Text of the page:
Several new treatments for pancreatic cancer are on the horizon, including the PanCAN Early Detection Initiative and Auceliciclib. Several clinical trials are currently underway, testing new combinations of chemotherapy drugs. Read on to learn more about these treatments. In the meantime, read up on the latest developments. Here are some of the most promising:
PanCAN Early Detection Initiative
The new PanCAN Early Detection Initiative for the development of a new treatment for pancreatic cancer was announced by the National Cancer Institute on May 15, 2018. The study, called PanCAN-EDI, will study how to detect pancreatic cancer early when it can lead to an eight to 16-fold increase in survival rates. The researchers involved in the study include statisticians, clinicians, and diagnostic specialists.
CD40 agonist antibodies
CD40 agonist antibodies may help the immune system drive an immune response to pancreatic cancer. These antibodies trigger antigen-presenting cells to "prime" T cells for the tumour-destroying attack. The drugs have been studied in metastatic pancreatic cancer patients and patients with early-stage disease. The researchers hope to find a way to make CD40 agonists more widely available and, eventually, a new treatment for pancreatic cancer.
Scientists at the University of South Australia (UniSA) are preparing to trial a new drug to treat pancreatic cancer - Auceliciclib. This drug targets CDK4 and CDK6 enzymes to disrupt the growth of pancreatic cancer cells. Because it is more effective and has fewer side effects than standard cancer treatments, it may be the subsequent breakthrough treatment for pancreatic cancer. Pancreatic cancer is among the most complex treatment types, and the survival rate is low. It is often diagnosed at a late stage, making early treatment difficult.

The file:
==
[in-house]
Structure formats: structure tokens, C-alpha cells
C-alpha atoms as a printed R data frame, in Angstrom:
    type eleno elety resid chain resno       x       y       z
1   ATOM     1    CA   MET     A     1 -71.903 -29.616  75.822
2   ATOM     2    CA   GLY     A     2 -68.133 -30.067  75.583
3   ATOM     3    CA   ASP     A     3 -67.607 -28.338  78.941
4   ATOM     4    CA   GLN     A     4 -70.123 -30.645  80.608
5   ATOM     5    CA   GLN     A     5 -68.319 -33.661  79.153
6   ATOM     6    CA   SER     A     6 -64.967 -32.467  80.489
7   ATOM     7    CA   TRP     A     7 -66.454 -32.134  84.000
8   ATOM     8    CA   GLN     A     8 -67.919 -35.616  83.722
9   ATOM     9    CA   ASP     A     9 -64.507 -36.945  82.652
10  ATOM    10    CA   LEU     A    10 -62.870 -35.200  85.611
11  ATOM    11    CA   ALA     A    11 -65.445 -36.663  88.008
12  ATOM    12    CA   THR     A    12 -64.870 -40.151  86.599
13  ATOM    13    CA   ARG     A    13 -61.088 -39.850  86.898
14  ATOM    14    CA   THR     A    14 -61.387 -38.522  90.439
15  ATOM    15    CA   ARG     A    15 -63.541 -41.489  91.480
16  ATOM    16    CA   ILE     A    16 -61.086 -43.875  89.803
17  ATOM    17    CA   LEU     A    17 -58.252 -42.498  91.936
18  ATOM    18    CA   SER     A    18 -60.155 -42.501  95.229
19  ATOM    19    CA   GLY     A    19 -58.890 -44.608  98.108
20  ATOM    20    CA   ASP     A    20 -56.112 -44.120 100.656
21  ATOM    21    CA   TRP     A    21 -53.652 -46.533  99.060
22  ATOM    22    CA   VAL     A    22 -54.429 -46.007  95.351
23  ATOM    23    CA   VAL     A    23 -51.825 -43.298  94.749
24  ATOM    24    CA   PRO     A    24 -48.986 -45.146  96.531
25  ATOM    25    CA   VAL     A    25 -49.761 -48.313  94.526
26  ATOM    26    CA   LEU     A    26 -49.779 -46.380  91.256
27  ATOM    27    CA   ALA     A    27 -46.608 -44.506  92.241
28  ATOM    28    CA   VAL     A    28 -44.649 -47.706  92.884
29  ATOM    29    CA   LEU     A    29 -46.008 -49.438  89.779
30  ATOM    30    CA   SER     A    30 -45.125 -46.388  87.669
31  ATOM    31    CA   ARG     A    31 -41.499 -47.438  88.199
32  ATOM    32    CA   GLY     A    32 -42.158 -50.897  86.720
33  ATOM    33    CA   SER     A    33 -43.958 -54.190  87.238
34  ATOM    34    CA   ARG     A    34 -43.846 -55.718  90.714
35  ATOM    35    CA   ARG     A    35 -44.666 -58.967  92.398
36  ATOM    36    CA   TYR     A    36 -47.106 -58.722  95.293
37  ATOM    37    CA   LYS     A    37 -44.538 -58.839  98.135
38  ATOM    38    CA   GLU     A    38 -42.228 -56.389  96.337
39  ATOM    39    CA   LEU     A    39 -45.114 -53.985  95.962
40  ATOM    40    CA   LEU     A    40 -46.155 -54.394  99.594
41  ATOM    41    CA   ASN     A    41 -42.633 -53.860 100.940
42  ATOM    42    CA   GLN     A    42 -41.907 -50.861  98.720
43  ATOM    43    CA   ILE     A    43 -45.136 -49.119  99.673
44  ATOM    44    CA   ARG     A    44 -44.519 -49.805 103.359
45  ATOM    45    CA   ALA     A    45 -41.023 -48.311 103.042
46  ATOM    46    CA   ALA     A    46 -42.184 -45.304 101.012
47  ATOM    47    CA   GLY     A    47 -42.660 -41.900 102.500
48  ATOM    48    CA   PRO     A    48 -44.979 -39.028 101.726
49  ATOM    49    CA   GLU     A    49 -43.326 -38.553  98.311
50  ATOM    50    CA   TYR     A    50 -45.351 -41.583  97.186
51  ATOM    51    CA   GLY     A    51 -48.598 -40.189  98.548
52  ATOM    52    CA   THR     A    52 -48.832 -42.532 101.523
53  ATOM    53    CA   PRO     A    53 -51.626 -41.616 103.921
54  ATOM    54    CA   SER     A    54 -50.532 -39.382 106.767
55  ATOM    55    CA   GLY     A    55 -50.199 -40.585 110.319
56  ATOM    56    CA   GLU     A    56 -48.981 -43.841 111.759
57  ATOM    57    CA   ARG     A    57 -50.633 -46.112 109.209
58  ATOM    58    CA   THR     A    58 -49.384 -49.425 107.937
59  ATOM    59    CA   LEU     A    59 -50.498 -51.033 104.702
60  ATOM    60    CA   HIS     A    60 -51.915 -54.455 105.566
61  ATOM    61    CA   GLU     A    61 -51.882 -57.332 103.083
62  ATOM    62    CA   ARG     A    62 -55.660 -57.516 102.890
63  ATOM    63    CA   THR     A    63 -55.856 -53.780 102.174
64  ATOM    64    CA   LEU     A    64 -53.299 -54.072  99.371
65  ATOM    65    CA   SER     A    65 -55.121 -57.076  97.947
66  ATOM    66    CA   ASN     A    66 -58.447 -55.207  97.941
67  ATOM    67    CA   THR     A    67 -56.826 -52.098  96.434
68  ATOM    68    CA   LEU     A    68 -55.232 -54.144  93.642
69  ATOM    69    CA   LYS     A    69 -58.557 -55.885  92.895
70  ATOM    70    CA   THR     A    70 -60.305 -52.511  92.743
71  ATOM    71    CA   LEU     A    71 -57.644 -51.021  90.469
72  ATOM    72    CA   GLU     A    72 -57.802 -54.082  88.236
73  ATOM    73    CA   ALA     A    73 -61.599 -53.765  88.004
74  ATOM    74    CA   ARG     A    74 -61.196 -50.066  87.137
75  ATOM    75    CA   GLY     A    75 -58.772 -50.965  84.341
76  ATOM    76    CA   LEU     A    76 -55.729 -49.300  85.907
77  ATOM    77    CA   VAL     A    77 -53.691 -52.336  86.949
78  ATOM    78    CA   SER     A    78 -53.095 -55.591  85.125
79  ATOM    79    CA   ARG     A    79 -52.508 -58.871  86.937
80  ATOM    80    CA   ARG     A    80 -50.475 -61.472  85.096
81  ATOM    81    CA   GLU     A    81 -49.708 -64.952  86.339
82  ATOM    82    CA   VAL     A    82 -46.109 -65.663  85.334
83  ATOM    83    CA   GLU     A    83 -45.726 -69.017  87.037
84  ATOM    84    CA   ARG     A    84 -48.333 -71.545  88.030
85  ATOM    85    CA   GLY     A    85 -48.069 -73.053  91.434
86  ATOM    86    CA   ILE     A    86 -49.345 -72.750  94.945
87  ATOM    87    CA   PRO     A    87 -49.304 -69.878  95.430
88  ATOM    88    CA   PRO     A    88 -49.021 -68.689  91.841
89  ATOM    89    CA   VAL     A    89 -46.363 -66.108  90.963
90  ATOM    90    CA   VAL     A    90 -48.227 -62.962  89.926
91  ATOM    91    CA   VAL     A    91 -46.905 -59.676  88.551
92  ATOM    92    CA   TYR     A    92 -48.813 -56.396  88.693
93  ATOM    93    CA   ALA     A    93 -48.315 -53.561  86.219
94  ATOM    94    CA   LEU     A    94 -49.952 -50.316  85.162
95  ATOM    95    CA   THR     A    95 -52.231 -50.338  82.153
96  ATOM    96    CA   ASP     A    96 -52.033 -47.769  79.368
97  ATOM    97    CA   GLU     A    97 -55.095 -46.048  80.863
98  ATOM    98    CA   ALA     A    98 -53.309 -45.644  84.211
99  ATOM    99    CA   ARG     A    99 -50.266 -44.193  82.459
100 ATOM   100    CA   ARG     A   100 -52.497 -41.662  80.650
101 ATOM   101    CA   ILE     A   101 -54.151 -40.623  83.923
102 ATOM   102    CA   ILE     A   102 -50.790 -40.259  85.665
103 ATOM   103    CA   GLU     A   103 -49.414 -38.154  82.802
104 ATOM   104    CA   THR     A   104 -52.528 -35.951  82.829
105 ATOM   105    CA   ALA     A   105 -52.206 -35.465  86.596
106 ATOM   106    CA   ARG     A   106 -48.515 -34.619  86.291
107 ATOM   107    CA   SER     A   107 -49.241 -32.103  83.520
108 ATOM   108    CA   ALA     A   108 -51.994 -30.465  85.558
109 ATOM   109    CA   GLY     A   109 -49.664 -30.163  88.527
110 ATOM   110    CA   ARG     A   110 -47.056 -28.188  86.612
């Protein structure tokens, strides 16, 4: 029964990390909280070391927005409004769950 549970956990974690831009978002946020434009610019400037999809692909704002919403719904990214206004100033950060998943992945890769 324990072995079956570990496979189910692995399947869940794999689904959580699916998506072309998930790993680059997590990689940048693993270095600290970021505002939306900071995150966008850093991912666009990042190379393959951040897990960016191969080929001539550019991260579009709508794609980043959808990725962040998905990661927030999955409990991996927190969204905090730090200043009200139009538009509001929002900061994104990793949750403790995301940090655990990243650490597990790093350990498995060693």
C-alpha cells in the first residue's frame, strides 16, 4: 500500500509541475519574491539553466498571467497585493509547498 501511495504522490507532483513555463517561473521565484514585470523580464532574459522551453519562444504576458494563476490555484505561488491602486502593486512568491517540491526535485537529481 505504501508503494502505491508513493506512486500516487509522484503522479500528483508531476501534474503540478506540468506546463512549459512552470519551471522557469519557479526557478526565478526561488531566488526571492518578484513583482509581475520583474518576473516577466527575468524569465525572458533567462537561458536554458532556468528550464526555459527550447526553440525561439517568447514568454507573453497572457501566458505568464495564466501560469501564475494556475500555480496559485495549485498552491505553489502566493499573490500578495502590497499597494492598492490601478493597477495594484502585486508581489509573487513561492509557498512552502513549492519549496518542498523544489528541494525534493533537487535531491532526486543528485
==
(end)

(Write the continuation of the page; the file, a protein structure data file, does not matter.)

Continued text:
Distal pancreatectomy for pancreatic carcinoma is a novel treatment option for cancer of the pancreas. In a pancreas tumour, the head is removed along with the bile duct and the duodenum. A temporary drain is placed in the abdominal cavity to help the body recover. It is a highly invasive procedure that takes between two to four hours.
An mRNA vaccine is being tested in clinical trials for patients with advanced pancreatic cancer. It is designed to restore the body's immune system, thereby preventing cancerous cells from forming. But this new treatment may only be effective in early-stage cancer since most patients are diagnosed with the disease in the later stages. The trial aims to confirm these promising results in more extensive tests.